Law became the major instrumentality by which Judaism was to bring about the reign of God on earth. In this case law meant not only what the Romans called jus (human law) but also fas, the divine or moral law that embraces practically all domains of life. The ideal, therefore, as expressed in the Ten Commandments, was a religioethical conduct that involved ritualistic observance as well as individual and social ethics, a liturgical-ethical way constantly expatiated on by the prophets and priests, rabbinic sages, and philosophers. Such conduct was to be placed in the service of God, as the transcendent and immanent Ruler of the universe, and as such the Creator and propelling force of the natural world, and also as the One giving guidance to history and thus helping man to overcome the potentially destructive and amoral forces of nature. According to Judaic belief, it is through the historical evolution of man, and particularly of the Jewish people, that the divine guidance of history constantly manifests itself and will ultimately culminate in the messianic age. Judaism, whether in its "normative" form or its sectarian deviations, never completely departed from this basic ethical-historical monotheism.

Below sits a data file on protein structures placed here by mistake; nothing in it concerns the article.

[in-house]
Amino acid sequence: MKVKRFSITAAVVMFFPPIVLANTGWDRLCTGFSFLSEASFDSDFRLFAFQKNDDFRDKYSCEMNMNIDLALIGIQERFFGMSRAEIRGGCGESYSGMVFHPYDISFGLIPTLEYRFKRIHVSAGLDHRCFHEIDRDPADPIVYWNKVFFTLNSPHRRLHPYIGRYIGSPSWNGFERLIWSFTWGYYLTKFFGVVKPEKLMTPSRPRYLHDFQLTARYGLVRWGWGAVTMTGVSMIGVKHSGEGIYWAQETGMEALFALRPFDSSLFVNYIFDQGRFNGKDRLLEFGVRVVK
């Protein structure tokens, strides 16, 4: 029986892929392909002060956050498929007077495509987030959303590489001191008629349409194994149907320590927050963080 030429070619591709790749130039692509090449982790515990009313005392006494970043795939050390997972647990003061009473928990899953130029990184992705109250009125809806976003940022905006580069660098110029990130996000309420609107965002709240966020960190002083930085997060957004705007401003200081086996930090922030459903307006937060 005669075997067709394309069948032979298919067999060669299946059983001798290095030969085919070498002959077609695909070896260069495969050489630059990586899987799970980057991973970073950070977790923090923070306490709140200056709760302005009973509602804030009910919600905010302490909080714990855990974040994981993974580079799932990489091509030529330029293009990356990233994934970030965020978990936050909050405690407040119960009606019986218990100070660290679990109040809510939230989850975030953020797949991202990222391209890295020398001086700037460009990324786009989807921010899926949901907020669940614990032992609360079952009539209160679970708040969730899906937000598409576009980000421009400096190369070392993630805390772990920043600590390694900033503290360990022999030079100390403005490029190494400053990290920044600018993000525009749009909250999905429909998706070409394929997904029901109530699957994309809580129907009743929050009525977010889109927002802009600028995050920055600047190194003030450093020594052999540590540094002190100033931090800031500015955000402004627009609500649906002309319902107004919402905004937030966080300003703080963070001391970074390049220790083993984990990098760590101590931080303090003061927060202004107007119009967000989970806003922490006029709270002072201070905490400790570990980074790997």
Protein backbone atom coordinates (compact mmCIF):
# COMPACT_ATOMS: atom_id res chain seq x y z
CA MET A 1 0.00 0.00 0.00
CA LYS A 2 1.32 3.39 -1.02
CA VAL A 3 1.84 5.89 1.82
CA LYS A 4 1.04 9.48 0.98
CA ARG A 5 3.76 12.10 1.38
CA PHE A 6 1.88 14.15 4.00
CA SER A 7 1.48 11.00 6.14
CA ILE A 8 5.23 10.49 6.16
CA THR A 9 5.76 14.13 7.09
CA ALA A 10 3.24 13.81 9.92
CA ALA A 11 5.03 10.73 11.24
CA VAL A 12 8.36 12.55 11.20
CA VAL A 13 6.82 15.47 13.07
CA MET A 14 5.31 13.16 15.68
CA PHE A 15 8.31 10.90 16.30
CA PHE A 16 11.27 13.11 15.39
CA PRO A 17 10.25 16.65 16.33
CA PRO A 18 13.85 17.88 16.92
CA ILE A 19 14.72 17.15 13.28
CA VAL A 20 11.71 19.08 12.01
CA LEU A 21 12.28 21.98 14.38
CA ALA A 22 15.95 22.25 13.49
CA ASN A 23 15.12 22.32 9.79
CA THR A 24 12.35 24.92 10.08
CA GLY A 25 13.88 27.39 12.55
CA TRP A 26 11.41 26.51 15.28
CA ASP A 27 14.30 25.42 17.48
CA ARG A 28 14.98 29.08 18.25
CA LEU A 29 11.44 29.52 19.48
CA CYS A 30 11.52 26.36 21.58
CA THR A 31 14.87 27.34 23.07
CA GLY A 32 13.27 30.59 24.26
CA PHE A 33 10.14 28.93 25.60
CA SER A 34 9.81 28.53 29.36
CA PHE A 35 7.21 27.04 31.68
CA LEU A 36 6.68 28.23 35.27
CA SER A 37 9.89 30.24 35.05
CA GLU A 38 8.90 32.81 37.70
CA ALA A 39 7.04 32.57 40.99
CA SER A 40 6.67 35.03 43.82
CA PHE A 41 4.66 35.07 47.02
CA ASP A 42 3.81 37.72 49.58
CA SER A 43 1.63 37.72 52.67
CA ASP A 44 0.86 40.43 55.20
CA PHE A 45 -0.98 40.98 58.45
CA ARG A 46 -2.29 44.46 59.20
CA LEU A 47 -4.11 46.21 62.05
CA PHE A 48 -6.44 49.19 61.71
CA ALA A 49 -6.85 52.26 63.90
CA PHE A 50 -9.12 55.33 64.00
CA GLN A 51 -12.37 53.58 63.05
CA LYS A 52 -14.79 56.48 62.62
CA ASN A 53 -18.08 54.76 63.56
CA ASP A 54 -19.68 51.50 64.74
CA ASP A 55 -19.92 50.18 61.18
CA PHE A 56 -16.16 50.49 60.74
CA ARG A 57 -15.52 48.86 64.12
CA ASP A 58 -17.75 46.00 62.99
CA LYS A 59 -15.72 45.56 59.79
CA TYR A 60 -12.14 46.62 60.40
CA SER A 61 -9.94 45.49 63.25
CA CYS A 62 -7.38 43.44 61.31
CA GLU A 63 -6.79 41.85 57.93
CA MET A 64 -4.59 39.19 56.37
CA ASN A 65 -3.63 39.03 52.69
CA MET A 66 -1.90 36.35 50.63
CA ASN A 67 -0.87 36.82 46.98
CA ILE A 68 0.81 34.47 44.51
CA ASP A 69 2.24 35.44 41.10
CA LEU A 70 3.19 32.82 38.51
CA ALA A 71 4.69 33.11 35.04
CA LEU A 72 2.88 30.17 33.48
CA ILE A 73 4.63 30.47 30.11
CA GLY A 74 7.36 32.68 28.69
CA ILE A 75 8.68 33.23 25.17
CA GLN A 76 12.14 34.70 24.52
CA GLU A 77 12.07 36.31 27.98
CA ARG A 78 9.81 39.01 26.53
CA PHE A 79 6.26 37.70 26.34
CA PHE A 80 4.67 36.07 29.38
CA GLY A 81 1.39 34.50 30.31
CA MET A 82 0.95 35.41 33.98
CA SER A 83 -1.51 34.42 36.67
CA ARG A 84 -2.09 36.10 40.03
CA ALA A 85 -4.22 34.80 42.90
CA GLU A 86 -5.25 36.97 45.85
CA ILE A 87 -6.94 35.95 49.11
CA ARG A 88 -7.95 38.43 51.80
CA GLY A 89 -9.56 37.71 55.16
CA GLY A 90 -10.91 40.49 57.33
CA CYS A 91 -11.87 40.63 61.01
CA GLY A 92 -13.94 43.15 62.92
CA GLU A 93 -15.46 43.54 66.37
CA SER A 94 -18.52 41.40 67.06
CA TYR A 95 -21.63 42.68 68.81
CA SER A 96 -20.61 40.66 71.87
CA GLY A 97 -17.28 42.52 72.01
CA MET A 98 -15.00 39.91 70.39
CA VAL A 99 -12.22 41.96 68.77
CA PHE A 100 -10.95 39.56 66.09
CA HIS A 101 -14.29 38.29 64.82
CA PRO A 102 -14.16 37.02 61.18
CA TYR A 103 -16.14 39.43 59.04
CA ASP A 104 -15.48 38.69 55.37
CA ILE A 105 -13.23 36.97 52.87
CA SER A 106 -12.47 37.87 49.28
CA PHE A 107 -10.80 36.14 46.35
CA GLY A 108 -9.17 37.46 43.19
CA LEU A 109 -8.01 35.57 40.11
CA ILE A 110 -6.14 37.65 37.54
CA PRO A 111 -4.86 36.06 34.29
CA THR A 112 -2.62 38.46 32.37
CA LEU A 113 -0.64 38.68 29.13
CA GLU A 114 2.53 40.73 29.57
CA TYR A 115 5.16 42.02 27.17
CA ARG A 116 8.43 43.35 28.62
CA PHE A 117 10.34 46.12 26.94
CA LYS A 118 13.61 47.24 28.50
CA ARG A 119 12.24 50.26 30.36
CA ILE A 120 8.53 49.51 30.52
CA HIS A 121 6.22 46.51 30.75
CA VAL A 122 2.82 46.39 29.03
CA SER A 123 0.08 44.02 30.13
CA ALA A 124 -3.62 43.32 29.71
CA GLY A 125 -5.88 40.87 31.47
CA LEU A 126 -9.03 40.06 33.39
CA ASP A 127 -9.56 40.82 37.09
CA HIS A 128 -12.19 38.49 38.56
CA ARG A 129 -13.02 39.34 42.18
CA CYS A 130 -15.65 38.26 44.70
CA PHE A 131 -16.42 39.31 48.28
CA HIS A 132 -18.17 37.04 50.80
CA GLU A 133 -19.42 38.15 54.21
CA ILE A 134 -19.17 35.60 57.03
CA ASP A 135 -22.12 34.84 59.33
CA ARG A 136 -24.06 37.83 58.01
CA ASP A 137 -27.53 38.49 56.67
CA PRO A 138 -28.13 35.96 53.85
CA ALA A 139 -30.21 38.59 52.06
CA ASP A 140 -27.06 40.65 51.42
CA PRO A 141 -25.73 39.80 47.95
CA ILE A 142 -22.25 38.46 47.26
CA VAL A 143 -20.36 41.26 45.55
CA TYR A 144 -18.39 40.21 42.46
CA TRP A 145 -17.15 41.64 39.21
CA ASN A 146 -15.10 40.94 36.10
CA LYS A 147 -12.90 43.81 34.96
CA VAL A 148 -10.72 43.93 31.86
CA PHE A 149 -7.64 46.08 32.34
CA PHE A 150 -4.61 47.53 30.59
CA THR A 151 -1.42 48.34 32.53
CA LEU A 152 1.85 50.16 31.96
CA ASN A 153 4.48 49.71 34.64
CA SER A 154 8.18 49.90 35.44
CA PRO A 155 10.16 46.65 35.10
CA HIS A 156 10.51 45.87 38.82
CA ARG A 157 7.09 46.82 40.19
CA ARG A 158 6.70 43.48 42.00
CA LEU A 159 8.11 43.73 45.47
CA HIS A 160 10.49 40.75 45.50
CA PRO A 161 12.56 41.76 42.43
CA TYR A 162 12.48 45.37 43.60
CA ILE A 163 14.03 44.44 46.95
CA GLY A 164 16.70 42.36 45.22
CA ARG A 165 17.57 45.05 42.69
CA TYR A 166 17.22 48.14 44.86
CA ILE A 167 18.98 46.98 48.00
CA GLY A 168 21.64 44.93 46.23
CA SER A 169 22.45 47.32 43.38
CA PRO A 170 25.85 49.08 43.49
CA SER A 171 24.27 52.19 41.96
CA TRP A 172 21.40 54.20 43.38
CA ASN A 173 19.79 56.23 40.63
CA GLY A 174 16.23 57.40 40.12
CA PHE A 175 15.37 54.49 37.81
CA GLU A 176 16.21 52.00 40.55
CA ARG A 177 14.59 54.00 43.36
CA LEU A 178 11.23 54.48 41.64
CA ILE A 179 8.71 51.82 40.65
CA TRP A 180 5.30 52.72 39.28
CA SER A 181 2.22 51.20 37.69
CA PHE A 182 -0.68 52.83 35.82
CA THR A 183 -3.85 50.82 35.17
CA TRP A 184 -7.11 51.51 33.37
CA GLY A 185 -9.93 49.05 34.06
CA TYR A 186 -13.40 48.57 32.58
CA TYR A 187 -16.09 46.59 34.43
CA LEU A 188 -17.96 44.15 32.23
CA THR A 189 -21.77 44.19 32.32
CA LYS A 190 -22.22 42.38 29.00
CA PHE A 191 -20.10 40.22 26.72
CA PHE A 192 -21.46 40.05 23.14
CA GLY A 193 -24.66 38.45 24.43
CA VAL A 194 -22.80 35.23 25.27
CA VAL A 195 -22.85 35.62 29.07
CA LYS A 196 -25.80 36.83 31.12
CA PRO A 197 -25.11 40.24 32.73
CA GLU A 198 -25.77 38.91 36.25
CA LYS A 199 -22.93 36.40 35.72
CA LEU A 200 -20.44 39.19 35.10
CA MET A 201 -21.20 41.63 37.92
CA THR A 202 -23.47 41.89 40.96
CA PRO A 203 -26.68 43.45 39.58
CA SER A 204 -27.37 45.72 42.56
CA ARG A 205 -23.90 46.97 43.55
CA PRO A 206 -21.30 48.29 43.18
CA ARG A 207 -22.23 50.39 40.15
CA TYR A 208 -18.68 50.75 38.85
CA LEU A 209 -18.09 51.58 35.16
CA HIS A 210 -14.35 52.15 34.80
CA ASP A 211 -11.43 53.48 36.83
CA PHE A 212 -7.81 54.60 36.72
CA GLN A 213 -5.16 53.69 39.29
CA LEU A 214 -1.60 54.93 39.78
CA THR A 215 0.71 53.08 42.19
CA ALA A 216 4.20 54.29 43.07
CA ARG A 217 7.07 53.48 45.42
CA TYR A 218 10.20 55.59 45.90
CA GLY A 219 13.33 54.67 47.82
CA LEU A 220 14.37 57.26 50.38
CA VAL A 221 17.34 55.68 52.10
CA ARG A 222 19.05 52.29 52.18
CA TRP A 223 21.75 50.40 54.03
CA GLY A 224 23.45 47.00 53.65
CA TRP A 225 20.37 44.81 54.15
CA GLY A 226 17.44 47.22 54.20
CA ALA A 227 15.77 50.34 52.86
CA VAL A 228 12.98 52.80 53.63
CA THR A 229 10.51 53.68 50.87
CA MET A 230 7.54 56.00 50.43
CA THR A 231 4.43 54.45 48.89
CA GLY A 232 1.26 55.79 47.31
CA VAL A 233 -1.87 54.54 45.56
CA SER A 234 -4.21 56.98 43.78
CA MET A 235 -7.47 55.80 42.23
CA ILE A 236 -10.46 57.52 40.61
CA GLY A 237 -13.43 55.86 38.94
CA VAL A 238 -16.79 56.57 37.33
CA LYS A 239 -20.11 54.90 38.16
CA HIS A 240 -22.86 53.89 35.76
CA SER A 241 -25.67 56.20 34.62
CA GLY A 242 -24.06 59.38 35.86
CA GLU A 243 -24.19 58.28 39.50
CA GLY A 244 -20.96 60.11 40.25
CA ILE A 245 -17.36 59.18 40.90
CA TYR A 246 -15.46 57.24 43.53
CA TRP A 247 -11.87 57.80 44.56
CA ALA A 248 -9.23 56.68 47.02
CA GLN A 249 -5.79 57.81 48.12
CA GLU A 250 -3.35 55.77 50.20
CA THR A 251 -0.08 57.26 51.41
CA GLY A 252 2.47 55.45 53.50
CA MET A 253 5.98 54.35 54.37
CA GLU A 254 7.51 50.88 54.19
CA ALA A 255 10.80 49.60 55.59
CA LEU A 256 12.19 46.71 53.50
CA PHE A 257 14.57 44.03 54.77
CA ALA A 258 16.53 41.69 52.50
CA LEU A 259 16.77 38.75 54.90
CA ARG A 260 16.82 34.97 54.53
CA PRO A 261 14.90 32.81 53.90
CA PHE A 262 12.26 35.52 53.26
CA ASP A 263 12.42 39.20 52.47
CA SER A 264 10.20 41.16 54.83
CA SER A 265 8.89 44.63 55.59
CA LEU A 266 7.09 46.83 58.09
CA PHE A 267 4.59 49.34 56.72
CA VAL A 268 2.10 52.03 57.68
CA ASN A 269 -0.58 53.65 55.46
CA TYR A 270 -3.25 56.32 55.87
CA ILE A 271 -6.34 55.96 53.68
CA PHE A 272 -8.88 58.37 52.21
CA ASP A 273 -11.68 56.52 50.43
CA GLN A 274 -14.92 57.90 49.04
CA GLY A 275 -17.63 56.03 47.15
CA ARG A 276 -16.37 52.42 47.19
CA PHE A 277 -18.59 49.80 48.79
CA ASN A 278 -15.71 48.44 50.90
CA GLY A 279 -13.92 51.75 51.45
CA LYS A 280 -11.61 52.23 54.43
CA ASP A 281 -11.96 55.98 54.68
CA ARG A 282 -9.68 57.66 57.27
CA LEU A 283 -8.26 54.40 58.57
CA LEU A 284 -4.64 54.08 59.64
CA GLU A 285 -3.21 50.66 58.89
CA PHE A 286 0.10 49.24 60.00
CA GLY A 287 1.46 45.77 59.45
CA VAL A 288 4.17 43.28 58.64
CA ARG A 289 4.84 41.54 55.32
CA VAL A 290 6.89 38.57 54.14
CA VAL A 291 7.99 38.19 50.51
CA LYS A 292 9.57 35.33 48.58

2) PERIODIZATION

The division of the millennia of Jewish history into periods--a procedure frequently dependent on individual preferences--has not been devoid of theological or scholarly presuppositions. The Christian world long believed that until the rise of Christianity the history of Judaism was but a "preparation for the Gospel" (preparatio evangelica) followed by the "manifestation of the Gospel" (demonstratio evangelica) as revealed by Christ and the Apostles. This formulation could be theologically reconciled with the assumption that Christianity had been preordained even before the creation of the world.